De Blasio has implemented a separate vaccine mandate for New York City school personnel -- they have to be at least partially vaccinated by Sept. 27 or will go off payroll the next day. Eligible students aren't required to be vaccinated for class.

The mayor has focused on getting as many New Yorkers vaccinated as possible while resisting calls to mandate masks indoors regardless of vaccination status, as several cities and counties in California have done, as delta variant cases soared.

Nearly 94% of all U.S. counties are considered "high transmission" rate areas by the CDC, but that's down 0.93% since last week. It seems like a small drop but it's the first time that CDC data has shown a decline since the agency started tracking county-level transmission rates under this new system more than a month ago.

The city saw delta-fueled case surges of its own but those have ebbed in recent weeks, though the entire state of New York remains in the red as far as the CDC is concerned (the same is true for all of New Jersey's 21 counties).

That said, new COVID deaths and hospitalizations are stabilizing in New York City, where delta accounts for at least 98% of positive samples tested, though some ZIP codes are seeing higher transmission and severe outcome rates than others.

ny transmission
All of New York is still considered a "high transmission" area by the CDC.

Statewide, new daily cases, hospitalizations and deaths are all still at higher daily averages compared with two weeks ago, according to New York Times data, but deaths are the metric most profoundly up (30%). That likely represents the lagging factor. With cases and hospitalizations up by lesser amounts in recent weeks, associated COVID deaths should start to decline too over time.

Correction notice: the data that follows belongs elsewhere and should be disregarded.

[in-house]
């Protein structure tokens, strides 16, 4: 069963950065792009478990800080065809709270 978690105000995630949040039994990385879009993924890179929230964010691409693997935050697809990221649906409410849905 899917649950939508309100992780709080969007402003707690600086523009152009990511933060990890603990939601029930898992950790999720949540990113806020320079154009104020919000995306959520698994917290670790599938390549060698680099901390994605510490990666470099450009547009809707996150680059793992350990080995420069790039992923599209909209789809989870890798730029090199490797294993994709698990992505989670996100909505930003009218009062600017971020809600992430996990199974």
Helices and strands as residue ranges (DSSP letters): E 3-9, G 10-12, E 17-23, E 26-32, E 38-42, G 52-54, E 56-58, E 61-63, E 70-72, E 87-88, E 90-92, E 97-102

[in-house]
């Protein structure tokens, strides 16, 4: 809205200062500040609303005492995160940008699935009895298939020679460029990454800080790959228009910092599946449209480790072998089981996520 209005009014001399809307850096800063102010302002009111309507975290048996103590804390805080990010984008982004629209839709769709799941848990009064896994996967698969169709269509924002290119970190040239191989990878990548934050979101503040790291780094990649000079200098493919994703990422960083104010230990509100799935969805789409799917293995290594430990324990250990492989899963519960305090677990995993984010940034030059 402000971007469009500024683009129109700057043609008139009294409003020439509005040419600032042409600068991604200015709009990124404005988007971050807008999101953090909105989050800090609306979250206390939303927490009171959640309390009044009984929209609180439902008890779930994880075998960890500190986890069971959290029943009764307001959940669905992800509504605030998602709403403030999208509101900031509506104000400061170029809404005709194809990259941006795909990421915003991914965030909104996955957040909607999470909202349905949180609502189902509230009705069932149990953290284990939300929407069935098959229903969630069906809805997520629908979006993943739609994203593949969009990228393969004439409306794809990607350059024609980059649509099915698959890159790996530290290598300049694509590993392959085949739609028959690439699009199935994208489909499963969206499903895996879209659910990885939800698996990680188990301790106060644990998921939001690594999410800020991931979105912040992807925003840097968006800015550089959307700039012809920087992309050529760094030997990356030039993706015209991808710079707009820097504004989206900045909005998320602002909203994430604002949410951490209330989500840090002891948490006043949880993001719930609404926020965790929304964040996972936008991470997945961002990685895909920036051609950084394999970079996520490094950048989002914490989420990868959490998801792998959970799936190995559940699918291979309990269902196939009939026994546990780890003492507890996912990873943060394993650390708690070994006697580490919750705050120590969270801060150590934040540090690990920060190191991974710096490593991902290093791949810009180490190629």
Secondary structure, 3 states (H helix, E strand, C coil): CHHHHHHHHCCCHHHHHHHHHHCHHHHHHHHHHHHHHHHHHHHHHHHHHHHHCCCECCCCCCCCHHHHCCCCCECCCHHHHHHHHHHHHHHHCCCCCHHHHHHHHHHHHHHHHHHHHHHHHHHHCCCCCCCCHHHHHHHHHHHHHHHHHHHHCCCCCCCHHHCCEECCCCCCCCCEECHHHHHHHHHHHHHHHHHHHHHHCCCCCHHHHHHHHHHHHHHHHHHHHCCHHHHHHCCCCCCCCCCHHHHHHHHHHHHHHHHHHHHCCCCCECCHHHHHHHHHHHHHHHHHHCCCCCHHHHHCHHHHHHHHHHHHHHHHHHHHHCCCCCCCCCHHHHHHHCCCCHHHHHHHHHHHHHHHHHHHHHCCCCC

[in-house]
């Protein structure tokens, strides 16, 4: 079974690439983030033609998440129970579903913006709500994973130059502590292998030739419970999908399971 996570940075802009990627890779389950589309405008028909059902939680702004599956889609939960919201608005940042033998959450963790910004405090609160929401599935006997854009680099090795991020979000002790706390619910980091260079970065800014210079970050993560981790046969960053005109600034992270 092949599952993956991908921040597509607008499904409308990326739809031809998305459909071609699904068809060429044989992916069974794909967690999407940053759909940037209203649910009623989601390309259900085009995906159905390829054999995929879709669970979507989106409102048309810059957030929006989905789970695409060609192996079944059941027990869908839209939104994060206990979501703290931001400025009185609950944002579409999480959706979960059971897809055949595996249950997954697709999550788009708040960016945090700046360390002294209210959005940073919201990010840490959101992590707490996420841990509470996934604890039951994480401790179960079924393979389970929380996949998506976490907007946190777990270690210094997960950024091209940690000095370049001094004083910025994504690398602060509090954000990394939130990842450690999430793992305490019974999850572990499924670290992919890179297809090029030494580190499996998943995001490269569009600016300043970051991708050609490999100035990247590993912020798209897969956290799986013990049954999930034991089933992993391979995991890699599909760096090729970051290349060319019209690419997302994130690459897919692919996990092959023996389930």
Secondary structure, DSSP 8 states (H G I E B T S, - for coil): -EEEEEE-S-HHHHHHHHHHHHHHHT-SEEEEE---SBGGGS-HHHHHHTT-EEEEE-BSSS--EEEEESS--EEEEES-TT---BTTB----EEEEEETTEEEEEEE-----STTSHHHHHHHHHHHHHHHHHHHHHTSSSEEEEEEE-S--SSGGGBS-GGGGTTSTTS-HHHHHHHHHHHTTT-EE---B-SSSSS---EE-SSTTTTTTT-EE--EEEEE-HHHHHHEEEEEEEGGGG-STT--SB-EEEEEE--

While the latest research indicates delta is more likely to cause breakthrough infections than other strains, it finds delta isn't more likely in a statistically significant sense to cause more severe outcomes among the vaccinated.

Risk is substantially higher for those who aren't fully vaccinated, the CDC study released Friday shows.

It found fully vaccinated people had five times less risk of infection, 10 less risk of hospitalization and 10 times less risk of COVID death than unvaccinated people.

As of Monday, 70% of New York City residents age 12 and up are fully vaccinated. Rates lag considerably among younger groups, though. Just 49% of kids age 12 to 15 in the city have completed their vaccine series, while 61% of people aged 16 to 25 can say the same, according to the latest state demographic data.

Those lagging rates -- and the lack of eligibility for kids under 12 -- is top of mind as about a million public school children in New York City return in person to schools Monday. There is no remote learning option this year.

The U.S. Food and Drug Administration said Friday it hopes to make at least Pfizer's vaccine available for kids under 12 "in the coming months" but there's no specific timeline on the approval. More studies are needed to ensure it's safe for them.

"Children are not small adults – and issues that may be addressed in pediatric vaccine trials can include whether there is a need for different doses or different strength formulations of vaccines already used for adults," the FDA said in a statement Friday.

Not sure how the process works? Check out our handy tri-state vaccine site finder and FAQs here

New York City and New Jersey Vaccine Providers

Click on each provider to find more information on scheduling appointments for the COVID-19 Vaccine.

Data: City of New York, State of New Jersey • Nina Lin / NBC